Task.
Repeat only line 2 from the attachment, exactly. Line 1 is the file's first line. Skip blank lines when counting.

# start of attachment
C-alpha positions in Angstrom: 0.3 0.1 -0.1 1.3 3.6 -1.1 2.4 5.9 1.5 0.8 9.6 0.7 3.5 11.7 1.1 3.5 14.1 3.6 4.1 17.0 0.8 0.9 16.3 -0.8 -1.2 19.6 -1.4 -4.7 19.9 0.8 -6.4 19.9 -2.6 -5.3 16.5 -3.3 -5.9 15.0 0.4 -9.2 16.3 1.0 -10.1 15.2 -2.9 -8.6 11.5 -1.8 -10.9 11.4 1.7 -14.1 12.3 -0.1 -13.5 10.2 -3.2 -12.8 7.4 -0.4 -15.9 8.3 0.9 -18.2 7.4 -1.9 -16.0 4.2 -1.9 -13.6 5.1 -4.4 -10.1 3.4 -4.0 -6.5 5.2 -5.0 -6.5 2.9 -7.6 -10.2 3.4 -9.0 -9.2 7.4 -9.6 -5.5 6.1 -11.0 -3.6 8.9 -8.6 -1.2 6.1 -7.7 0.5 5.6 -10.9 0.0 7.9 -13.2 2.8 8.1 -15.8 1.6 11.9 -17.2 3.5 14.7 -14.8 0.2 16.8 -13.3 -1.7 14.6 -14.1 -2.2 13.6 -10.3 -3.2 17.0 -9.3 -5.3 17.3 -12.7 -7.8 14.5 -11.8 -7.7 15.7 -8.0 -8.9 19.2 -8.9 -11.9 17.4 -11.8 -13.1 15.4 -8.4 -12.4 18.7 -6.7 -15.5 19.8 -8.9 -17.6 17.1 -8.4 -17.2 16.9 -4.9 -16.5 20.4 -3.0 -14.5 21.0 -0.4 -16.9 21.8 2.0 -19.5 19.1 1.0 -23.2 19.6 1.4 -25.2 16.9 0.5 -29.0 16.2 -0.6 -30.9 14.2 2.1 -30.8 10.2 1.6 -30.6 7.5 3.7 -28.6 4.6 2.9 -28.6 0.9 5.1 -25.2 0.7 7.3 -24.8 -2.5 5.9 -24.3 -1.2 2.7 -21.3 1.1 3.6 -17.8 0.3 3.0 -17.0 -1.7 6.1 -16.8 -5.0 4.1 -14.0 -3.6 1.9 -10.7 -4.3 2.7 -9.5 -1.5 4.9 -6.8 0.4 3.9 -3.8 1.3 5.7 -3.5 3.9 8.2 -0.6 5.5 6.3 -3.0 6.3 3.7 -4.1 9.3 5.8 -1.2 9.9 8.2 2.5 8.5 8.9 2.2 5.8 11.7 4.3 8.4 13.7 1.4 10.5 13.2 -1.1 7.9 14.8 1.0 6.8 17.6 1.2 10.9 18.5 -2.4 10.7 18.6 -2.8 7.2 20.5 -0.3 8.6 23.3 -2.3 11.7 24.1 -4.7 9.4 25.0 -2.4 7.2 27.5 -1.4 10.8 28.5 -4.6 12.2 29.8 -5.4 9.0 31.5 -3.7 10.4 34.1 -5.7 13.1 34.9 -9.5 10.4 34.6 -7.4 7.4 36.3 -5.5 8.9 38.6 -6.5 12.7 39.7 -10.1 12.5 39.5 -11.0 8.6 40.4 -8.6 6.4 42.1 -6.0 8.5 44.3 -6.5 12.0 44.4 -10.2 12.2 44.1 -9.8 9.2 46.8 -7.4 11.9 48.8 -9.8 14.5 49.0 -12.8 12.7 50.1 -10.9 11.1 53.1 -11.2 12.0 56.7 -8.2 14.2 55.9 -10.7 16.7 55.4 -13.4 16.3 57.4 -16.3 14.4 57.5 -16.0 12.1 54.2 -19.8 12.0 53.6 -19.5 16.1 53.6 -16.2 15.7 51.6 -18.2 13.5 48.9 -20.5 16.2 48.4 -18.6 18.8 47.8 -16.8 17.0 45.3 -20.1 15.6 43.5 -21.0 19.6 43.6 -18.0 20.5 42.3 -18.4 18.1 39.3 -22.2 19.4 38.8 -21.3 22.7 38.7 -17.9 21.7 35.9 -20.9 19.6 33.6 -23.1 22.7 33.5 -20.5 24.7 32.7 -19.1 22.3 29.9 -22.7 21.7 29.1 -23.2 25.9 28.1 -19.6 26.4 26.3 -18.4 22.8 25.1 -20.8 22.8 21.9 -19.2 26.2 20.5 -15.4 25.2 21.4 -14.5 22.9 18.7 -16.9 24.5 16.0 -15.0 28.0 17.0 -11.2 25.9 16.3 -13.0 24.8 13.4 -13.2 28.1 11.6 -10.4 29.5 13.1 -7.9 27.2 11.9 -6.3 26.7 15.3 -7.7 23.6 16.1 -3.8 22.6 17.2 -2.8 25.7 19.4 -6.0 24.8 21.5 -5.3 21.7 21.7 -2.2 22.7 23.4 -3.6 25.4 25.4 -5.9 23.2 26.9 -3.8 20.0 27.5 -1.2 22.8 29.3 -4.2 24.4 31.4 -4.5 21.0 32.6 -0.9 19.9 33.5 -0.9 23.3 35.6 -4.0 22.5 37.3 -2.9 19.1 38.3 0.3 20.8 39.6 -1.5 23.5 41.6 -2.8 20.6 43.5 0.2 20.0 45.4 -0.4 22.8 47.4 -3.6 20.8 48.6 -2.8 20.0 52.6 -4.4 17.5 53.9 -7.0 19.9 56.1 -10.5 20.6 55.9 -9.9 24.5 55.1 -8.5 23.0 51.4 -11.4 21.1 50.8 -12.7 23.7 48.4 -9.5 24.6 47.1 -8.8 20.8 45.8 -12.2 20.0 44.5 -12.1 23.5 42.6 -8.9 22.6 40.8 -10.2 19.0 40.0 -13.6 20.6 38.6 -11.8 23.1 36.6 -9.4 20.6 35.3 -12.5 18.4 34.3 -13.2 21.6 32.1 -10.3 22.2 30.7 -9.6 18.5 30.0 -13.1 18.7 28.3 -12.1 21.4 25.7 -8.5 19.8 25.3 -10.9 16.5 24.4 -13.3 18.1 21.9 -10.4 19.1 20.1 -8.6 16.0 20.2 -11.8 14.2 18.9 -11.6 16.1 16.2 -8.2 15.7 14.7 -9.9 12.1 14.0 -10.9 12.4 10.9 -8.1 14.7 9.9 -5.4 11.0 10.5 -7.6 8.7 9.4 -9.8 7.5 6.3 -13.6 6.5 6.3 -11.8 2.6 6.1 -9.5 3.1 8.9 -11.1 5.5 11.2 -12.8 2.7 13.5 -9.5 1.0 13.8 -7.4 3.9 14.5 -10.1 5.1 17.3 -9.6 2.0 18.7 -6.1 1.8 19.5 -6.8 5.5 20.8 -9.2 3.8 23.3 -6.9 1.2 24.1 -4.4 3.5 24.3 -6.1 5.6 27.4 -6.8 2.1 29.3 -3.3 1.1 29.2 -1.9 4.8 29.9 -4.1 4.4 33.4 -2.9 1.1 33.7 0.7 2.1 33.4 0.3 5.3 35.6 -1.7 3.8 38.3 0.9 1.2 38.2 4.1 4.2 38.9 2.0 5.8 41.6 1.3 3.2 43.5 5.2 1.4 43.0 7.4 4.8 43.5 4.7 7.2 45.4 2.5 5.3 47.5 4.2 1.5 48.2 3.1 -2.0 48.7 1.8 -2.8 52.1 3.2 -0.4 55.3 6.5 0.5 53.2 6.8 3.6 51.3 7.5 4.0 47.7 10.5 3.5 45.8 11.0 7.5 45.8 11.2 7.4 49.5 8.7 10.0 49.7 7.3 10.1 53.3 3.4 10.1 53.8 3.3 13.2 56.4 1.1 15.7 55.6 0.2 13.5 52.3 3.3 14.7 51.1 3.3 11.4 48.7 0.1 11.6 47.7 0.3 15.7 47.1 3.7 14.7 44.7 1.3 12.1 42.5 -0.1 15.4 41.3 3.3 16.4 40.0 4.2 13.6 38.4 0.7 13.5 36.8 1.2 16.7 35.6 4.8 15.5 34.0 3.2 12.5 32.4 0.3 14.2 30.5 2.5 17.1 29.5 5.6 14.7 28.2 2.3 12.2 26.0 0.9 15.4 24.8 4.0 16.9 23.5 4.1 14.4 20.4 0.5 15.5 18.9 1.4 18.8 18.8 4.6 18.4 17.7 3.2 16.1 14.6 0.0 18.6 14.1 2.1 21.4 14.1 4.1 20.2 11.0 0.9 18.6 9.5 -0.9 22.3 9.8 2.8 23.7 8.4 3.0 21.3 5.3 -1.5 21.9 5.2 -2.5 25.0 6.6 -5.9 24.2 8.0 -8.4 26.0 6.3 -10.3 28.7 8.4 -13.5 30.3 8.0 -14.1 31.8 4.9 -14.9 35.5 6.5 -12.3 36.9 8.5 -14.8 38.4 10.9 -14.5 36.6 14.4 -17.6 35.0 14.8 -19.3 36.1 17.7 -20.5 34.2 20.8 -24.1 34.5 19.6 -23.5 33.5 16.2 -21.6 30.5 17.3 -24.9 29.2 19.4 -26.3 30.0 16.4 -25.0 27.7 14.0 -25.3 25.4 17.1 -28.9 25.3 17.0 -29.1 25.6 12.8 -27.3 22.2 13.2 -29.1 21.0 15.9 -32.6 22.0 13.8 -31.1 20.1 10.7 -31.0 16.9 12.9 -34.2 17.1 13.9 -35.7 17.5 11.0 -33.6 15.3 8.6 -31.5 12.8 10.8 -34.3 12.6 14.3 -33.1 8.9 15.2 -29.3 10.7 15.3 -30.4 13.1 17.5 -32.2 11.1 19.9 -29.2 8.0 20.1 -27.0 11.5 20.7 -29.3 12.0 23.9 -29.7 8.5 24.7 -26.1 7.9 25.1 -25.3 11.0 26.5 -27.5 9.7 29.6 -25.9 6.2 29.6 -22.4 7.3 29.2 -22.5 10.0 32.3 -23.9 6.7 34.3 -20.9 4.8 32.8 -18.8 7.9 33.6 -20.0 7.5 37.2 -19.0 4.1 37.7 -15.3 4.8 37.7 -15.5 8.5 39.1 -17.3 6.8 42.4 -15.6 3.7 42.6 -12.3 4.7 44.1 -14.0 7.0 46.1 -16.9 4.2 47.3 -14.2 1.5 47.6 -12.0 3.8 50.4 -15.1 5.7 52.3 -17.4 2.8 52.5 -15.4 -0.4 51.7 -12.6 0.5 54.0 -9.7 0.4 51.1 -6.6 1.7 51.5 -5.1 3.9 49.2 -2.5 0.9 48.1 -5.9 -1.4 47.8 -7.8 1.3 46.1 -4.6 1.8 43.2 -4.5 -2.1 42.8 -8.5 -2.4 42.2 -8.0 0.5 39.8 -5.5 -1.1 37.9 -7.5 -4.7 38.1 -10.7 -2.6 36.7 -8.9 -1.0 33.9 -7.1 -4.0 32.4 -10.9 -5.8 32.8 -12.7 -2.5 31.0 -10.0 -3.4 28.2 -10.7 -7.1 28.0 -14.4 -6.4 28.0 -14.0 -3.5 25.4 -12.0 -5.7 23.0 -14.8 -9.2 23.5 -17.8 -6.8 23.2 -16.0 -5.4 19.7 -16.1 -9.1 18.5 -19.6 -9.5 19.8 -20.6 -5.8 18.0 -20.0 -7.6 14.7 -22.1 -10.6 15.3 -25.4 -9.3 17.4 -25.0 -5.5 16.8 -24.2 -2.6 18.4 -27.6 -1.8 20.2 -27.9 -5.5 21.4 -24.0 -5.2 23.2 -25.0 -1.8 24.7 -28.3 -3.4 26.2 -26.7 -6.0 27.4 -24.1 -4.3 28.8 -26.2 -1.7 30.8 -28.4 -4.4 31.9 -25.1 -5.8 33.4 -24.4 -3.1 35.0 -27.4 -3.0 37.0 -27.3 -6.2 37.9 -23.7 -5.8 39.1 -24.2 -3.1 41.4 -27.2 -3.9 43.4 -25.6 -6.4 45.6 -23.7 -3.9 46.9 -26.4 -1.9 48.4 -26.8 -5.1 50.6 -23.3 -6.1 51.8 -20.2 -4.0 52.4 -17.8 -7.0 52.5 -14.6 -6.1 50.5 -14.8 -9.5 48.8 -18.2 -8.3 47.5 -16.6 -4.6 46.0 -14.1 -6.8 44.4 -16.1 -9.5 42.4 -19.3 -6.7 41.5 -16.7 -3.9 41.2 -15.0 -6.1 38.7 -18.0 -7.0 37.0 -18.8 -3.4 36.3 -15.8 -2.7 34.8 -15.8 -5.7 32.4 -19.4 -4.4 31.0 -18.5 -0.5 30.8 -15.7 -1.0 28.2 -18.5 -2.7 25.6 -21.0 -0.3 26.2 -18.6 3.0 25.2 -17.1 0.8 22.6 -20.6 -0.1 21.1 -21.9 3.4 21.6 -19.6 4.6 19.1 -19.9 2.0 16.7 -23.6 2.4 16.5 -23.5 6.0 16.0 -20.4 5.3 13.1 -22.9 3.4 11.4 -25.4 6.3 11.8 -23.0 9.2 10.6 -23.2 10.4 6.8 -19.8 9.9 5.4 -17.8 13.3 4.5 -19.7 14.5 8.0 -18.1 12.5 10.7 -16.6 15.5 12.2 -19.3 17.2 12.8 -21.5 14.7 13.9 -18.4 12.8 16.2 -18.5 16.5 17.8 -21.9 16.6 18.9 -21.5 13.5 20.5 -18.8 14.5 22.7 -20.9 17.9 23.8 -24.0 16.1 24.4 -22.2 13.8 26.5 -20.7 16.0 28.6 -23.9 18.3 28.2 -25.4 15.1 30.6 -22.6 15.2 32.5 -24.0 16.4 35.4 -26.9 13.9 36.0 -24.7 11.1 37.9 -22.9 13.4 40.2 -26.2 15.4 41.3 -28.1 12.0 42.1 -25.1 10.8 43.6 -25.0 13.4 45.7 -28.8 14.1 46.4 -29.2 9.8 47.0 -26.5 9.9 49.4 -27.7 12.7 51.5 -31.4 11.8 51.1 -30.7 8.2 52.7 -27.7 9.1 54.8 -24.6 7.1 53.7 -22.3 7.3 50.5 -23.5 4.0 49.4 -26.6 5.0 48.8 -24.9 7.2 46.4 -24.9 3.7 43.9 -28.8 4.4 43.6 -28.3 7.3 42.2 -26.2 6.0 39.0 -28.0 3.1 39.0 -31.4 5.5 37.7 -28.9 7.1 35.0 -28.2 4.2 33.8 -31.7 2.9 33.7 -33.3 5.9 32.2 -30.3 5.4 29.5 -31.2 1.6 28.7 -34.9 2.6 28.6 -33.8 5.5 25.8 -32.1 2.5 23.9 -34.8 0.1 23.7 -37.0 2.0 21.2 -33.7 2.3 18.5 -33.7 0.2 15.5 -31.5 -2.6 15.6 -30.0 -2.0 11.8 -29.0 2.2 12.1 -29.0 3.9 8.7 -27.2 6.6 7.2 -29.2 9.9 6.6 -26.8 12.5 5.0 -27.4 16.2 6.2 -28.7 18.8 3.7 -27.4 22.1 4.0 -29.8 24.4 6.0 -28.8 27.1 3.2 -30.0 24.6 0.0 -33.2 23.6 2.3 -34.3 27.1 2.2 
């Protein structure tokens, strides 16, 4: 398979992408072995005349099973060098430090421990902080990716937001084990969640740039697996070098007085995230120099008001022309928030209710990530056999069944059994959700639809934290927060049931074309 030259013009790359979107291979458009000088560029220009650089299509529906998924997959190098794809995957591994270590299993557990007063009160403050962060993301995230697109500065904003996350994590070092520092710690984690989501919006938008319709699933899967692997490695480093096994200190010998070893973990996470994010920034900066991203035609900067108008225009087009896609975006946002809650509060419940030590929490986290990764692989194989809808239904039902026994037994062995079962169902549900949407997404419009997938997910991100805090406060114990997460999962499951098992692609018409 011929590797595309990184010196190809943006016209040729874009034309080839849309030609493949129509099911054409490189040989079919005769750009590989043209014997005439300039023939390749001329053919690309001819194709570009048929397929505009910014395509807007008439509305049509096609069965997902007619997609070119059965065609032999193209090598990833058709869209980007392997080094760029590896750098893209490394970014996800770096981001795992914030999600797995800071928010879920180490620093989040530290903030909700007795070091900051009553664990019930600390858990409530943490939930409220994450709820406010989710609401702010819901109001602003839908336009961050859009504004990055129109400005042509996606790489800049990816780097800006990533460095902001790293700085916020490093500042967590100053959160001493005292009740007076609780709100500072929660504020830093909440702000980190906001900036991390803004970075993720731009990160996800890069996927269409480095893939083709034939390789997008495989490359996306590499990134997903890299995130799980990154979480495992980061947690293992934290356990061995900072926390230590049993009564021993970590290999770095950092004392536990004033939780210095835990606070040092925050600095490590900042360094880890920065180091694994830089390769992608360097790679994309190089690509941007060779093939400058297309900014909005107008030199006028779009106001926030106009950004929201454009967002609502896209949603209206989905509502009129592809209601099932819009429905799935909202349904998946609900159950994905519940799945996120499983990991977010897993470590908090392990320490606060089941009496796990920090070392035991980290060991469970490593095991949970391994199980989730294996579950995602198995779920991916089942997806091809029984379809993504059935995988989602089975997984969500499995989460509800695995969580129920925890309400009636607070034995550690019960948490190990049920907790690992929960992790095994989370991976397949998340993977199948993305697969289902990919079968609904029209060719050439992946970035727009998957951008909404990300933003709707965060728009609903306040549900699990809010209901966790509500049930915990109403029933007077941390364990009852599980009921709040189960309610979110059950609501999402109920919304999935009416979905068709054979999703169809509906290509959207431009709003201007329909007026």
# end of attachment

């Protein structure tokens, strides 16, 4: 398979992408072995005349099973060098430090421990902080990716937001084990969640740039697996070098007085995230120099008001022309928030209710990530056999069944059994959700639809934290927060049931074309 030259013009790359979107291979458009000088560029220009650089299509529906998924997959190098794809995957591994270590299993557990007063009160403050962060993301995230697109500065904003996350994590070092520092710690984690989501919006938008319709699933899967692997490695480093096994200190010998070893973990996470994010920034900066991203035609900067108008225009087009896609975006946002809650509060419940030590929490986290990764692989194989809808239904039902026994037994062995079962169902549900949407997404419009997938997910991100805090406060114990997460999962499951098992692609018409 011929590797595309990184010196190809943006016209040729874009034309080839849309030609493949129509099911054409490189040989079919005769750009590989043209014997005439300039023939390749001329053919690309001819194709570009048929397929505009910014395509807007008439509305049509096609069965997902007619997609070119059965065609032999193209090598990833058709869209980007392997080094760029590896750098893209490394970014996800770096981001795992914030999600797995800071928010879920180490620093989040530290903030909700007795070091900051009553664990019930600390858990409530943490939930409220994450709820406010989710609401702010819901109001602003839908336009961050859009504004990055129109400005042509996606790489800049990816780097800006990533460095902001790293700085916020490093500042967590100053959160001493005292009740007076609780709100500072929660504020830093909440702000980190906001900036991390803004970075993720731009990160996800890069996927269409480095893939083709034939390789997008495989490359996306590499990134997903890299995130799980990154979480495992980061947690293992934290356990061995900072926390230590049993009564021993970590290999770095950092004392536990004033939780210095835990606070040092925050600095490590900042360094880890920065180091694994830089390769992608360097790679994309190089690509941007060779093939400058297309900014909005107008030199006028779009106001926030106009950004929201454009967002609502896209949603209206989905509502009129592809209601099932819009429905799935909202349904998946609900159950994905519940799945996120499983990991977010897993470590908090392990320490606060089941009496796990920090070392035991980290060991469970490593095991949970391994199980989730294996579950995602198995779920991916089942997806091809029984379809993504059935995988989602089975997984969500499995989460509800695995969580129920925890309400009636607070034995550690019960948490190990049920907790690992929960992790095994989370991976397949998340993977199948993305697969289902990919079968609904029209060719050439992946970035727009998957951008909404990300933003709707965060728009609903306040549900699990809010209901966790509500049930915990109403029933007077941390364990009852599980009921709040189960309610979110059950609501999402109920919304999935009416979905068709054979999703169809509906290509959207431009709003201007329909007026």